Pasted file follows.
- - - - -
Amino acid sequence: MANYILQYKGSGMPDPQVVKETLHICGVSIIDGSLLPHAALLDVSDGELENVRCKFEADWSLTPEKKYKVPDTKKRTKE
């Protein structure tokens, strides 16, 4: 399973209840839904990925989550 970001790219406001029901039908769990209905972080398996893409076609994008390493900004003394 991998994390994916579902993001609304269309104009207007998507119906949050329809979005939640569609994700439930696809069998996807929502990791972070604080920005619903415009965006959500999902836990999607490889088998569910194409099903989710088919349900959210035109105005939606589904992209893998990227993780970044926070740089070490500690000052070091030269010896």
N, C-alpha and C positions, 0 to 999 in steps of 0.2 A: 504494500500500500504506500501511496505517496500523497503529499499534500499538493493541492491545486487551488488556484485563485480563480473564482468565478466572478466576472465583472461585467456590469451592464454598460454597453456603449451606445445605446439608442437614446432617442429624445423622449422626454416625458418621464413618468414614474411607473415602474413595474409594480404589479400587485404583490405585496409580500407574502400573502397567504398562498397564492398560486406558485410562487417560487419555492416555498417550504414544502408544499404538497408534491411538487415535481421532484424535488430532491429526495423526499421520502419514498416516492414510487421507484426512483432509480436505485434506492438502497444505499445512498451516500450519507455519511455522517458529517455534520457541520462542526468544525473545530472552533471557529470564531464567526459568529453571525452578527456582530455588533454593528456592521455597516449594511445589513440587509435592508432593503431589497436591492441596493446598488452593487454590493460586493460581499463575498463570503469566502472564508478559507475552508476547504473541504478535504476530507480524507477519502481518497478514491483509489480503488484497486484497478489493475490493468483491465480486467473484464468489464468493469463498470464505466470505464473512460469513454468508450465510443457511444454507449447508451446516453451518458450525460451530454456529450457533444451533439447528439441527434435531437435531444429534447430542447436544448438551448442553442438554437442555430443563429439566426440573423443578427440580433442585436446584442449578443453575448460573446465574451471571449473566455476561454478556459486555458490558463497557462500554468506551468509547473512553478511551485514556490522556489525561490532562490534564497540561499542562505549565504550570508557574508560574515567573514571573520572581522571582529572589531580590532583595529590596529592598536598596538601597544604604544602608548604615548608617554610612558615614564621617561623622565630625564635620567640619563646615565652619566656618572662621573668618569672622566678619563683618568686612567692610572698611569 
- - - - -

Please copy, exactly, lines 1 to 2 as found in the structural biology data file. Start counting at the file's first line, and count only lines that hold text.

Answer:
Amino acid sequence: MANYILQYKGSGMPDPQVVKETLHICGVSIIDGSLLPHAALLDVSDGELENVRCKFEADWSLTPEKKYKVPDTKKRTKE
């Protein structure tokens, strides 16, 4: 399973209840839904990925989550 970001790219406001029901039908769990209905972080398996893409076609994008390493900004003394 991998994390994916579902993001609304269309104009207007998507119906949050329809979005939640569609994700439930696809069998996807929502990791972070604080920005619903415009965006959500999902836990999607490889088998569910194409099903989710088919349900959210035109105005939606589904992209893998990227993780970044926070740089070490500690000052070091030269010896």